Q. What is the New START pact?

A. The 10-year treaty between the United States and Russia – formally the New Strategic Arms Reduction Treaty – is a successor to the first START nuclear arms-reduction pact signed in 1991. That expired last year.


Q. What does New START do?


A. Three main things: It would cap the number of deployed, long-range nuclear warheads on each side at 1,550, down from 2,200. It would reduce the number of deployed nuclear-carrying submarines, long-range missiles and heavy bombers to a maximum of 700, with 100 more in reserve (the U.S. currently has about 850 deployed; Russia has an estimated 565). Finally, it would re-establish a system in which each of the nuclear giants monitors the other’s arsenal. That system ended last year.


Q. Is it a dramatic step in disarmament?

A. Not really. Because there are different rules in START 1 and START 2 on counting warheads, the reduction may well be less than 30 percent. Also, the treaty doesn’t mandate that the warheads be destroyed — they will be added to the thousands the United States keeps in storage. But the treaty is a first step in President Barack Obama’s nuclear agenda, which envisions moving on to a second round of more ambitious negotiations. In addition, the Obama administration believes the treaty will bolster U.S. leadership in going after nuclear cheaters.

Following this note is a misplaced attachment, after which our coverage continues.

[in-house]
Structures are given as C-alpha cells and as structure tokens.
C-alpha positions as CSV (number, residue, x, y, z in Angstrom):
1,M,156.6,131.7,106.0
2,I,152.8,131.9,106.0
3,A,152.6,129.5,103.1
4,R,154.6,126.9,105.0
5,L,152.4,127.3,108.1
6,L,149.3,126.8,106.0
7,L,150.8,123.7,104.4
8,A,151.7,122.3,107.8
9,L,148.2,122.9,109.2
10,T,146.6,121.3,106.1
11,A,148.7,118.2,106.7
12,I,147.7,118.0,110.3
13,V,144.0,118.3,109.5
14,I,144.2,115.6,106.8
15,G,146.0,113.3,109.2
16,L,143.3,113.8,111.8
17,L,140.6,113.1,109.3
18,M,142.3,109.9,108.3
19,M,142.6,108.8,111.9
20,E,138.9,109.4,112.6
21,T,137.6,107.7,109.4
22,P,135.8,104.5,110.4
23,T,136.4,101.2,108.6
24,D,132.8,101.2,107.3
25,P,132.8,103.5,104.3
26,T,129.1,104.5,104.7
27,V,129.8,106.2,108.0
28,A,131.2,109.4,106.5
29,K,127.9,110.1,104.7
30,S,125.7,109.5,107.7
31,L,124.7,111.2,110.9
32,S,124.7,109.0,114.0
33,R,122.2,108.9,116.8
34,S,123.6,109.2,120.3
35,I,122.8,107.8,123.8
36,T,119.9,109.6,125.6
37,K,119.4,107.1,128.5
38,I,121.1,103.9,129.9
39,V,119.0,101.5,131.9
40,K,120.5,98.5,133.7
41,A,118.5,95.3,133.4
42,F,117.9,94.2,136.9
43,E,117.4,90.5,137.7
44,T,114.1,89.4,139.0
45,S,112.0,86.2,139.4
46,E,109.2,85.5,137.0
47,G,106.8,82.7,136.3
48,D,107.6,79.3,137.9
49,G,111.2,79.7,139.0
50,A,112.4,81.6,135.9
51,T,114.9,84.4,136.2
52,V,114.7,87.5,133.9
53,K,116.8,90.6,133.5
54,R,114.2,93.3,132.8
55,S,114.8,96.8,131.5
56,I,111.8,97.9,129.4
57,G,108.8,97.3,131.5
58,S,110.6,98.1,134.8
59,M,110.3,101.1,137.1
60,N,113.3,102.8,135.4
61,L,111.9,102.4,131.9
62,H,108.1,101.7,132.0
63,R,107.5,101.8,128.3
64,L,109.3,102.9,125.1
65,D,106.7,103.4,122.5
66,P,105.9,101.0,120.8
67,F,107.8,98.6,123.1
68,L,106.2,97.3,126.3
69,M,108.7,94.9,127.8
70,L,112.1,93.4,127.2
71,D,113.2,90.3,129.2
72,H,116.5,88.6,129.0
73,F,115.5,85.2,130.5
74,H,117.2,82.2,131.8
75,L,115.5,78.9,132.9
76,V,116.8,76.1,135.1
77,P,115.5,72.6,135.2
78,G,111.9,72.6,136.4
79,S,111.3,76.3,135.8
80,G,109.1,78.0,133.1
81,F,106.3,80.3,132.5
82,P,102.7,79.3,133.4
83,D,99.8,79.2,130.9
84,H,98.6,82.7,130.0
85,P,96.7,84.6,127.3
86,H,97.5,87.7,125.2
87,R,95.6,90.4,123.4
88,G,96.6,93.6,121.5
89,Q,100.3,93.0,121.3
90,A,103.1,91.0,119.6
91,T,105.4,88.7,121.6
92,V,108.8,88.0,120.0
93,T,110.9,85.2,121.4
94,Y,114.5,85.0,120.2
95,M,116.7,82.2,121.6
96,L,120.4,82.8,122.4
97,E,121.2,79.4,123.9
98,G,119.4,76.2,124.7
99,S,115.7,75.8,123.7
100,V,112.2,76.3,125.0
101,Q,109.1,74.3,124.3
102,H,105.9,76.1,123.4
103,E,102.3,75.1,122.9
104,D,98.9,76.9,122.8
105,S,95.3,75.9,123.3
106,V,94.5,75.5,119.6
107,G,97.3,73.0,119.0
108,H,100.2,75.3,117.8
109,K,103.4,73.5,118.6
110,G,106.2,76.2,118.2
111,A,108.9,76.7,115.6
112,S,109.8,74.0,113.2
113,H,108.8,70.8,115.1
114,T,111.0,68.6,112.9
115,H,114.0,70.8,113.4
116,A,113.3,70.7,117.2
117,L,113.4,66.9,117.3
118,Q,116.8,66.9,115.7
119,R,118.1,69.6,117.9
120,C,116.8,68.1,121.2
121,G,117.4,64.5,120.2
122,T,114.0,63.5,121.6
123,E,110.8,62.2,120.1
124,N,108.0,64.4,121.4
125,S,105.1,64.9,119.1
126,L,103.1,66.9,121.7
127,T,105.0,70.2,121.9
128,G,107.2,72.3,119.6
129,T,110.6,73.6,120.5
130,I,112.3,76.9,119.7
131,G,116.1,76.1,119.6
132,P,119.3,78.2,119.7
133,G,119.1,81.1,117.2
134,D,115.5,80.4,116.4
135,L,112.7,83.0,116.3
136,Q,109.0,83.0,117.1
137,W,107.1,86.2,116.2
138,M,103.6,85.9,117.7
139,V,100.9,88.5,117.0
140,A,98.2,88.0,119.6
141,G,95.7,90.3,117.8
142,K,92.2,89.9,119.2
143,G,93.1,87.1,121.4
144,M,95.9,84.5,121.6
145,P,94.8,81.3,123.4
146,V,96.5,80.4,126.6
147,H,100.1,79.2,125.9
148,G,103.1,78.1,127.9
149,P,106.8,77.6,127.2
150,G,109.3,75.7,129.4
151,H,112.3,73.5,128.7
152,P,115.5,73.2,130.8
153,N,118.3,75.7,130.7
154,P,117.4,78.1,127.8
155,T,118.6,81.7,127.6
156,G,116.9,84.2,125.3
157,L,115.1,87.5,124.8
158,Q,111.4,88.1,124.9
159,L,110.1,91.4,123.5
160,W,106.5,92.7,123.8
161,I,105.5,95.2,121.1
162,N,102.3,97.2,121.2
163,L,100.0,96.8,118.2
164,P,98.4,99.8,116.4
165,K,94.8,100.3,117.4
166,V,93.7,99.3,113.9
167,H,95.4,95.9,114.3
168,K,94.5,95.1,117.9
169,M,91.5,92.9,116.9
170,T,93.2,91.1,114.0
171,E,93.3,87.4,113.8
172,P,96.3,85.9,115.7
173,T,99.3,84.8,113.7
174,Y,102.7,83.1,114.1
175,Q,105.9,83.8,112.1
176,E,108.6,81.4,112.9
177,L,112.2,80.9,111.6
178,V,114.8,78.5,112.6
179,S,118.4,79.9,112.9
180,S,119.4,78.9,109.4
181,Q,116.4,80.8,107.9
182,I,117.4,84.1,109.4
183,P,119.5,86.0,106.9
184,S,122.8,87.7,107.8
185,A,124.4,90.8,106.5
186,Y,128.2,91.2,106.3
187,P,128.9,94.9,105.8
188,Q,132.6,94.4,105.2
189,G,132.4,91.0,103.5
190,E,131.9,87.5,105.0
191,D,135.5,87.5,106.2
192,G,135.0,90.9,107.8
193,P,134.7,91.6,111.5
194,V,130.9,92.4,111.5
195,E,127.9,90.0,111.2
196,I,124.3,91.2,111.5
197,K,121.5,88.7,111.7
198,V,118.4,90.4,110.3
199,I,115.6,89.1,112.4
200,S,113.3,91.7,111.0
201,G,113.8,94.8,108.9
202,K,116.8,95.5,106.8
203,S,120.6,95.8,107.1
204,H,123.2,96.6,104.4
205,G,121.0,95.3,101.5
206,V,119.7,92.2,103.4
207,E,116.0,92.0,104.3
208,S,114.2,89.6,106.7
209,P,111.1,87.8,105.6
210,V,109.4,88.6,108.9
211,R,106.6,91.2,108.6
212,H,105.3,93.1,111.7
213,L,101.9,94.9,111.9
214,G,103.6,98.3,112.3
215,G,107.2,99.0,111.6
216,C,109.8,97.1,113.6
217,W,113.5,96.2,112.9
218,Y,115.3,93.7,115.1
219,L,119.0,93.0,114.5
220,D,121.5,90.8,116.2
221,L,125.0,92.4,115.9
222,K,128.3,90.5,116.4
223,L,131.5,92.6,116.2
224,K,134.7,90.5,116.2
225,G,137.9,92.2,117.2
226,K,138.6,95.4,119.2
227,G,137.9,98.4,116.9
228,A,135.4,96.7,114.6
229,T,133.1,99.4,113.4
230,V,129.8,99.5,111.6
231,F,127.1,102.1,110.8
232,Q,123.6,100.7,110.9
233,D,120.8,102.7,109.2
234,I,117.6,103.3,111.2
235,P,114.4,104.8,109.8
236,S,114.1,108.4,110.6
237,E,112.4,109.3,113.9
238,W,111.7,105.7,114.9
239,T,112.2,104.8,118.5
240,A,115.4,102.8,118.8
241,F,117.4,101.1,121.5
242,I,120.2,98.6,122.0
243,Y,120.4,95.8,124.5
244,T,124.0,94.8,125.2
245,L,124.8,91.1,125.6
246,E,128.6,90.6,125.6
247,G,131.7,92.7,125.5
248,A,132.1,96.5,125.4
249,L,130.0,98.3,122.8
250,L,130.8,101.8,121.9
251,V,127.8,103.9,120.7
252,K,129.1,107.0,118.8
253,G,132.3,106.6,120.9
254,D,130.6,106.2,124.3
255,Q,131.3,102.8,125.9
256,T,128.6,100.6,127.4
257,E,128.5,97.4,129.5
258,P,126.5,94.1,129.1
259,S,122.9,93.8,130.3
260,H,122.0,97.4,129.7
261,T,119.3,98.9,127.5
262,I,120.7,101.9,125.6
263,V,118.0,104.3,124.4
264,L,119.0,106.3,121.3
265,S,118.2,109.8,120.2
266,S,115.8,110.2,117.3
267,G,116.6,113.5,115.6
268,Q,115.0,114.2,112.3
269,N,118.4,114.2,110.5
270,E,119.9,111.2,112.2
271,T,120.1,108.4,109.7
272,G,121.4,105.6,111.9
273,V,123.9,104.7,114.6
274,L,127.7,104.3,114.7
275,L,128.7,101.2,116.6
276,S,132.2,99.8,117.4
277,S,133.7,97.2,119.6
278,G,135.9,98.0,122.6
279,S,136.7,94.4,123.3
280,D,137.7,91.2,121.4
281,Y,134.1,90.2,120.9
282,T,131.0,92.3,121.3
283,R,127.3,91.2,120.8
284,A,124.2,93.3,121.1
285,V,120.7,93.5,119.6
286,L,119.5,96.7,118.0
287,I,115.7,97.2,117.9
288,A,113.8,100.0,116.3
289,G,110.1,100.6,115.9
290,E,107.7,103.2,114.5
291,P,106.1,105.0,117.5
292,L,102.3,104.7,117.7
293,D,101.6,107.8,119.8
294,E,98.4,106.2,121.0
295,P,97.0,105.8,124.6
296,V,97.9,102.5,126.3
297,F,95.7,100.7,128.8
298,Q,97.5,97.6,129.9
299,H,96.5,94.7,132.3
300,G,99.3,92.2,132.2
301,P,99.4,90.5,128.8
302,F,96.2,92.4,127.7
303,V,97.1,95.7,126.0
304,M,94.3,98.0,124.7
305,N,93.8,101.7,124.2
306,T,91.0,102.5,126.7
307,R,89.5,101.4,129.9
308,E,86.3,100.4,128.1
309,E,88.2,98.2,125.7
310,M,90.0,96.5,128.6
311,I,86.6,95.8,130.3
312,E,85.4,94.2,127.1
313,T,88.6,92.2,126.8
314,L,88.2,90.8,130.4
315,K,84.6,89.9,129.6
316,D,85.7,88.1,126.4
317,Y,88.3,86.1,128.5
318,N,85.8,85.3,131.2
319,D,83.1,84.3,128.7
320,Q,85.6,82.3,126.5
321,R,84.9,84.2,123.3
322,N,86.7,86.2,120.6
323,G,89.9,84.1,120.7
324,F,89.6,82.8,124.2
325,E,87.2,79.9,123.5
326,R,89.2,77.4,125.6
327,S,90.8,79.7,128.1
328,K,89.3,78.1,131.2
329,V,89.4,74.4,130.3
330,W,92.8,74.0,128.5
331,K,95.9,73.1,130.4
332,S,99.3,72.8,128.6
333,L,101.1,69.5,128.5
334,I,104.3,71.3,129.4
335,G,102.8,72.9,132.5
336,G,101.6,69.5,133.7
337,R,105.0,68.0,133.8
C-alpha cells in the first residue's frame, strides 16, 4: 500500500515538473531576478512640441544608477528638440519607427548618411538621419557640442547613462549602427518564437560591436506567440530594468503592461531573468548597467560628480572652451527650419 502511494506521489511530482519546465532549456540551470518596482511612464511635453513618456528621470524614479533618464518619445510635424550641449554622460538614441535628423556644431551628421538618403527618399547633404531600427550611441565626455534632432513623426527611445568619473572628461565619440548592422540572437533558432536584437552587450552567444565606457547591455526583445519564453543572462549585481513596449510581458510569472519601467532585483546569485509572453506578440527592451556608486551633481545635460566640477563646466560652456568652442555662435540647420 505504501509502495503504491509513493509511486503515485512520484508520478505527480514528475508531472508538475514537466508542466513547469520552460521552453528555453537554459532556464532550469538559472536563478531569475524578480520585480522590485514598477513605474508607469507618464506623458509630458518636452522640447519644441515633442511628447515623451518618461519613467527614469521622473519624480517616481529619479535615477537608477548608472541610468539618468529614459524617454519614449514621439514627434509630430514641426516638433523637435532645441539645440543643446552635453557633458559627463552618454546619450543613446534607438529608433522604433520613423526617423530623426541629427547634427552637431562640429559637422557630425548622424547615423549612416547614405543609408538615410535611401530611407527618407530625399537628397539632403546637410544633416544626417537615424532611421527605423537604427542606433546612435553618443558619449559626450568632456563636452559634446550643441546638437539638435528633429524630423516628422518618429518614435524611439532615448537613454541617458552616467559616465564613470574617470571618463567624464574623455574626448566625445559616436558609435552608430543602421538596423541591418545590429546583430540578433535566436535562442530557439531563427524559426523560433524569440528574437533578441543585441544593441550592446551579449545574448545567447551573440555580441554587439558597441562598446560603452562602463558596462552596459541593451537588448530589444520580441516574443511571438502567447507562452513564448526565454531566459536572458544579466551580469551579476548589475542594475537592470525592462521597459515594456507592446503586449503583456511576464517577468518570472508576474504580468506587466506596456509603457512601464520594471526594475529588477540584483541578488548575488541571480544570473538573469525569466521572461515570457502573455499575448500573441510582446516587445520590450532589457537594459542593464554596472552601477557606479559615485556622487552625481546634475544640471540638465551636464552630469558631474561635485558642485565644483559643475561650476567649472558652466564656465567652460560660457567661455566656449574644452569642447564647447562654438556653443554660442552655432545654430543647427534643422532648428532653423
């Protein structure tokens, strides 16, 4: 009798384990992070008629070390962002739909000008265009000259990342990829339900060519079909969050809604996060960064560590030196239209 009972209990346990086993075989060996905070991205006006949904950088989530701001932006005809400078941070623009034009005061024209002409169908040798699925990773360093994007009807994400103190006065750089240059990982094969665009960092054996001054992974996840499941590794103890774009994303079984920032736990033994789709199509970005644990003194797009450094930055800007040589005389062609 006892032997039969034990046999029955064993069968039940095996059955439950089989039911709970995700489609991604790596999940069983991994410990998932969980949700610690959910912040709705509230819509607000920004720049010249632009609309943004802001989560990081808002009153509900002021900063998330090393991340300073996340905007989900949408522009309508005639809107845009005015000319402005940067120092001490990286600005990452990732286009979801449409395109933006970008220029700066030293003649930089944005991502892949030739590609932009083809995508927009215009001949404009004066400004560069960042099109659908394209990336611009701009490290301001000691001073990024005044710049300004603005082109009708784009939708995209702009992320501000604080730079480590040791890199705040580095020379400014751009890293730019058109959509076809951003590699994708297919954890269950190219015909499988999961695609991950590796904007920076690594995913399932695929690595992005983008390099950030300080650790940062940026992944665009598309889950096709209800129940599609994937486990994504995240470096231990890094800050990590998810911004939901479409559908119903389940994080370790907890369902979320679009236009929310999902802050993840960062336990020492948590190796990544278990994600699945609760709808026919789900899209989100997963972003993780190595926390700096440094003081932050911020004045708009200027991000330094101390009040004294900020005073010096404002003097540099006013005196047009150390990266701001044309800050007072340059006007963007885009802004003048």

Q. What do opponents say?


A. They fall into different camps. Some believe traditional arms-control is outdated and it would be better to focus on building an ambitious missile shield, something like President Ronald Reagan’s “Star Wars” vision. Others accept the policy of recent presidents of a more limited shield to protect against threats from countries such as Iran and North Korea.

But they worry about a few mentions of missile defense in New START. While those phrases would not legally bar the United States from carrying out its current missile-defense plans, some Republicans worry Russia would seize on them to pressure Washington in the future.

Finally, some senators are angry about the process. Republicans have complained about considering the treaty in the waning days of a lame-duck session in which Obama has racked up several legislative victories. Republican leaders had wanted the vote postponed until next year, when they will have more clout thanks to victories in the midterm elections.